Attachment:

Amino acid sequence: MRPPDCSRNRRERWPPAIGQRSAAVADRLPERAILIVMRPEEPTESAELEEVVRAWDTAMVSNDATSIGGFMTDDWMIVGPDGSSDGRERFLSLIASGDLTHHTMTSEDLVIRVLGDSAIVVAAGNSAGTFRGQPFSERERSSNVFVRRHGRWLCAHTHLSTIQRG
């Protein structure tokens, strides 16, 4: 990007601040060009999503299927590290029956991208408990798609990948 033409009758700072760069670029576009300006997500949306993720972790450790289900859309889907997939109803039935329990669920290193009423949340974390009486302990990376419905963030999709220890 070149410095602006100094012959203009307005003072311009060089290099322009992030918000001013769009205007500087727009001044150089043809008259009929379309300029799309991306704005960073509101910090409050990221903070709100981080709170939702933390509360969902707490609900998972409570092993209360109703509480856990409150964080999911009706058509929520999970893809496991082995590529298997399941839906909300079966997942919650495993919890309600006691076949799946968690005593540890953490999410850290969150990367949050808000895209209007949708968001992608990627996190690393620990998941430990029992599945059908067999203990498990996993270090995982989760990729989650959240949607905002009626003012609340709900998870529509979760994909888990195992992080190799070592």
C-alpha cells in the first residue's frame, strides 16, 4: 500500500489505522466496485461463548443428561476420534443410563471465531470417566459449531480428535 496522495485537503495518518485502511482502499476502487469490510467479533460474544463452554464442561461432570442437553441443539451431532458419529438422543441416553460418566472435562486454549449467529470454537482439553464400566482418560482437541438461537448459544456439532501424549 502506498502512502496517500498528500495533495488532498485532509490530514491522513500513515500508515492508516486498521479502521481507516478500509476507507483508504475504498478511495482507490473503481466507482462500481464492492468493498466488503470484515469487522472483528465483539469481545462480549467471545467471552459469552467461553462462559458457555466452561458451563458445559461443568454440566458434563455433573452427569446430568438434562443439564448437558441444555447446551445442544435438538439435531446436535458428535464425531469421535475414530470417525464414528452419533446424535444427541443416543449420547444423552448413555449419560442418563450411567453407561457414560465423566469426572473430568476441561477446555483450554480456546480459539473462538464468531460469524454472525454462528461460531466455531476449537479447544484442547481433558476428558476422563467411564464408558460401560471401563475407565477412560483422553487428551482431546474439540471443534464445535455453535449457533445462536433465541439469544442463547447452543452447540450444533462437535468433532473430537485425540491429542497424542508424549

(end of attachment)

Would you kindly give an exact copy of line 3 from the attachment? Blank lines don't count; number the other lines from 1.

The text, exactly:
C-alpha cells in the first residue's frame, strides 16, 4: 500500500489505522466496485461463548443428561476420534443410563471465531470417566459449531480428535 496522495485537503495518518485502511482502499476502487469490510467479533460474544463452554464442561461432570442437553441443539451431532458419529438422543441416553460418566472435562486454549449467529470454537482439553464400566482418560482437541438461537448459544456439532501424549 502506498502512502496517500498528500495533495488532498485532509490530514491522513500513515500508515492508516486498521479502521481507516478500509476507507483508504475504498478511495482507490473503481466507482462500481464492492468493498466488503470484515469487522472483528465483539469481545462480549467471545467471552459469552467461553462462559458457555466452561458451563458445559461443568454440566458434563455433573452427569446430568438434562443439564448437558441444555447446551445442544435438538439435531446436535458428535464425531469421535475414530470417525464414528452419533446424535444427541443416543449420547444423552448413555449419560442418563450411567453407561457414560465423566469426572473430568476441561477446555483450554480456546480459539473462538464468531460469524454472525454462528461460531466455531476449537479447544484442547481433558476428558476422563467411564464408558460401560471401563475407565477412560483422553487428551482431546474439540471443534464445535455453535449457533445462536433465541439469544442463547447452543452447540450444533462437535468433532473430537485425540491429542497424542508424549